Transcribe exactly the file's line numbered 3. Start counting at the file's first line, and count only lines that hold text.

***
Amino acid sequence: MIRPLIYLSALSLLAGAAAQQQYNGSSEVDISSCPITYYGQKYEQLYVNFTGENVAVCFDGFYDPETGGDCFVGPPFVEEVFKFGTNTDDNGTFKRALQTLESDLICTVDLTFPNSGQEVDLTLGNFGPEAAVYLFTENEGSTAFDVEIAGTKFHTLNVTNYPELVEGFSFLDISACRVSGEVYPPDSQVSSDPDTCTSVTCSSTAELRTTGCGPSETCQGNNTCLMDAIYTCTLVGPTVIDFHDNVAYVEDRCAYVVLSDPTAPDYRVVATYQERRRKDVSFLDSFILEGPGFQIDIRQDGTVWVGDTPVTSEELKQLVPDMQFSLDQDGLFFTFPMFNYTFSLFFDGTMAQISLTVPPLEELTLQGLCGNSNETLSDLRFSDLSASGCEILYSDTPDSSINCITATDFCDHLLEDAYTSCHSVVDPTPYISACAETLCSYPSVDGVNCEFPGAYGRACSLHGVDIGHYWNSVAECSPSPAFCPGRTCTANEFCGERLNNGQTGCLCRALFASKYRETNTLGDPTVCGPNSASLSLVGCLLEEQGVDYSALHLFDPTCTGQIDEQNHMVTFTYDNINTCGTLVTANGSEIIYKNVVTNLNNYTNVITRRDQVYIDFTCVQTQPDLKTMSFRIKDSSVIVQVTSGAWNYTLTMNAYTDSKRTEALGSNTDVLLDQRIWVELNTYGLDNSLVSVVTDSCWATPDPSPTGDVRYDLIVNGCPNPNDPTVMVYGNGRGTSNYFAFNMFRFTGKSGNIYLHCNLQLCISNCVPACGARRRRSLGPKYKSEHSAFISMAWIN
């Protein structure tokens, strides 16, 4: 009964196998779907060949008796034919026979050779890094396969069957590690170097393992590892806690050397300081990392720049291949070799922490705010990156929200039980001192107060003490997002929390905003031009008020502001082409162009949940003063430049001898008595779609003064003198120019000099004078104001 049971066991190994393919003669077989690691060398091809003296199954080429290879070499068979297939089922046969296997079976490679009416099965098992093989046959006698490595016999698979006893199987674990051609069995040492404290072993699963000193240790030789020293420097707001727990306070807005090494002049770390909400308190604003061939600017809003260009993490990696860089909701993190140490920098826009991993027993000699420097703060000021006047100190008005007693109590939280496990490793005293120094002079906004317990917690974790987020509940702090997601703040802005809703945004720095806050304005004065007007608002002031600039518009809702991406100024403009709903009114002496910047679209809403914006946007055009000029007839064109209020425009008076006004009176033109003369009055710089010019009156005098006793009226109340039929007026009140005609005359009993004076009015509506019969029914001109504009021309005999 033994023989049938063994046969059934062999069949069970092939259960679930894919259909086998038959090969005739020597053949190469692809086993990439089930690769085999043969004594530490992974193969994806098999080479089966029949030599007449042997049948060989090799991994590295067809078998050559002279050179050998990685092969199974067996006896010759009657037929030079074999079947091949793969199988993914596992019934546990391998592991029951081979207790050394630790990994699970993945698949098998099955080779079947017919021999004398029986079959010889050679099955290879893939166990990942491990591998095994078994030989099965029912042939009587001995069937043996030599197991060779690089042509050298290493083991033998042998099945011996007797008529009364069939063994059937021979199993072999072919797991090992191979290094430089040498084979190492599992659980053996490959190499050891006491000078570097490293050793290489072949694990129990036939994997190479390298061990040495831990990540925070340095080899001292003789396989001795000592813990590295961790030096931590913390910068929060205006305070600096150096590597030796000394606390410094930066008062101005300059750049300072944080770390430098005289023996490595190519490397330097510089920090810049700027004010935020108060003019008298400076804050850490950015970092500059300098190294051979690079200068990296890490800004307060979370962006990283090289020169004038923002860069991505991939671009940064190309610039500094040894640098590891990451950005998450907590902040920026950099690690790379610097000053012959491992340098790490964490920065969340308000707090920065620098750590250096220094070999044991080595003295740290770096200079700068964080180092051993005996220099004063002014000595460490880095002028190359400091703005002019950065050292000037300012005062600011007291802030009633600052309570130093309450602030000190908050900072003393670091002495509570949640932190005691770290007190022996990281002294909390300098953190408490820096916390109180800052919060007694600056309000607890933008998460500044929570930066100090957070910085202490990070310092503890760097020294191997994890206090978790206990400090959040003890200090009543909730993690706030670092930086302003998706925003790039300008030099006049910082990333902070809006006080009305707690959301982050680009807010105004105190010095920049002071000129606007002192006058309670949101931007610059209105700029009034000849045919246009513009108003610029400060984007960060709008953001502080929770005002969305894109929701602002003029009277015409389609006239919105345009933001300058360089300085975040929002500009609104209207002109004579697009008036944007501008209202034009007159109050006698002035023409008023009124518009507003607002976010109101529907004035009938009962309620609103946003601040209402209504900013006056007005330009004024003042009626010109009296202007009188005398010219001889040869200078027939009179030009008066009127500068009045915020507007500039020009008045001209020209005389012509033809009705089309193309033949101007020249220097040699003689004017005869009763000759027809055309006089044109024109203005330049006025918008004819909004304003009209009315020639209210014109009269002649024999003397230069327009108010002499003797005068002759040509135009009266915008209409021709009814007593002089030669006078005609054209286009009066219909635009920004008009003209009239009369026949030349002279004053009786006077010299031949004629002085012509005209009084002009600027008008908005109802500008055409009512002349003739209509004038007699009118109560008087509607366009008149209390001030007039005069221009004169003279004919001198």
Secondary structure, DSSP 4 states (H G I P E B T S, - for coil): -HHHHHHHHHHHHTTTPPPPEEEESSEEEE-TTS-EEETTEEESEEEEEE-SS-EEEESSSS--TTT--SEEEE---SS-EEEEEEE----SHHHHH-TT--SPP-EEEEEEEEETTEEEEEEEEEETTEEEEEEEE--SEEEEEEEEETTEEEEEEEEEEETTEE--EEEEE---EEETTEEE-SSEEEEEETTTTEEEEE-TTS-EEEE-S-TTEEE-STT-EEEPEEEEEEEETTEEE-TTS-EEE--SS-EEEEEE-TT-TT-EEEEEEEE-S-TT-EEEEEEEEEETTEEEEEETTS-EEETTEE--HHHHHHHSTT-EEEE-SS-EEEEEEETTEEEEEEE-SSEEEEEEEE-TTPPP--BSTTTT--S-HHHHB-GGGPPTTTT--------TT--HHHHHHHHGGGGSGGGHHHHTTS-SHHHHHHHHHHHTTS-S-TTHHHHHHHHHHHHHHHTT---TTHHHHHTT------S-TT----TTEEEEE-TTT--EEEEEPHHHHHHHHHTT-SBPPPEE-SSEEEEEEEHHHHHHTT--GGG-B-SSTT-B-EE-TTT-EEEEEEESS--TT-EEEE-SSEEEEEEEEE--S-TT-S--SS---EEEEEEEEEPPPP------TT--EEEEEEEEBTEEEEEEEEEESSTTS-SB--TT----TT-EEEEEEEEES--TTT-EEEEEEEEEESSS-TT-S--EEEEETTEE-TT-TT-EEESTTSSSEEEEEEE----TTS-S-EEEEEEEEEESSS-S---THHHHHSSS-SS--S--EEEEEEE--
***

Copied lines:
Secondary structure, DSSP 4 states (H G I P E B T S, - for coil): -HHHHHHHHHHHHTTTPPPPEEEESSEEEE-TTS-EEETTEEESEEEEEE-SS-EEEESSSS--TTT--SEEEE---SS-EEEEEEE----SHHHHH-TT--SPP-EEEEEEEEETTEEEEEEEEEETTEEEEEEEE--SEEEEEEEEETTEEEEEEEEEEETTEE--EEEEE---EEETTEEE-SSEEEEEETTTTEEEEE-TTS-EEEE-S-TTEEE-STT-EEEPEEEEEEEETTEEE-TTS-EEE--SS-EEEEEE-TT-TT-EEEEEEEE-S-TT-EEEEEEEEEETTEEEEEETTS-EEETTEE--HHHHHHHSTT-EEEE-SS-EEEEEEETTEEEEEEE-SSEEEEEEEE-TTPPP--BSTTTT--S-HHHHB-GGGPPTTTT--------TT--HHHHHHHHGGGGSGGGHHHHTTS-SHHHHHHHHHHHTTS-S-TTHHHHHHHHHHHHHHHTT---TTHHHHHTT------S-TT----TTEEEEE-TTT--EEEEEPHHHHHHHHHTT-SBPPPEE-SSEEEEEEEHHHHHHTT--GGG-B-SSTT-B-EE-TTT-EEEEEEESS--TT-EEEE-SSEEEEEEEEE--S-TT-S--SS---EEEEEEEEEPPPP------TT--EEEEEEEEBTEEEEEEEEEESSTTS-SB--TT----TT-EEEEEEEEES--TTT-EEEEEEEEEESSS-TT-S--EEEEETTEE-TT-TT-EEESTTSSSEEEEEEE----TTS-S-EEEEEEEEEESSS-S---THHHHHSSS-SS--S--EEEEEEE--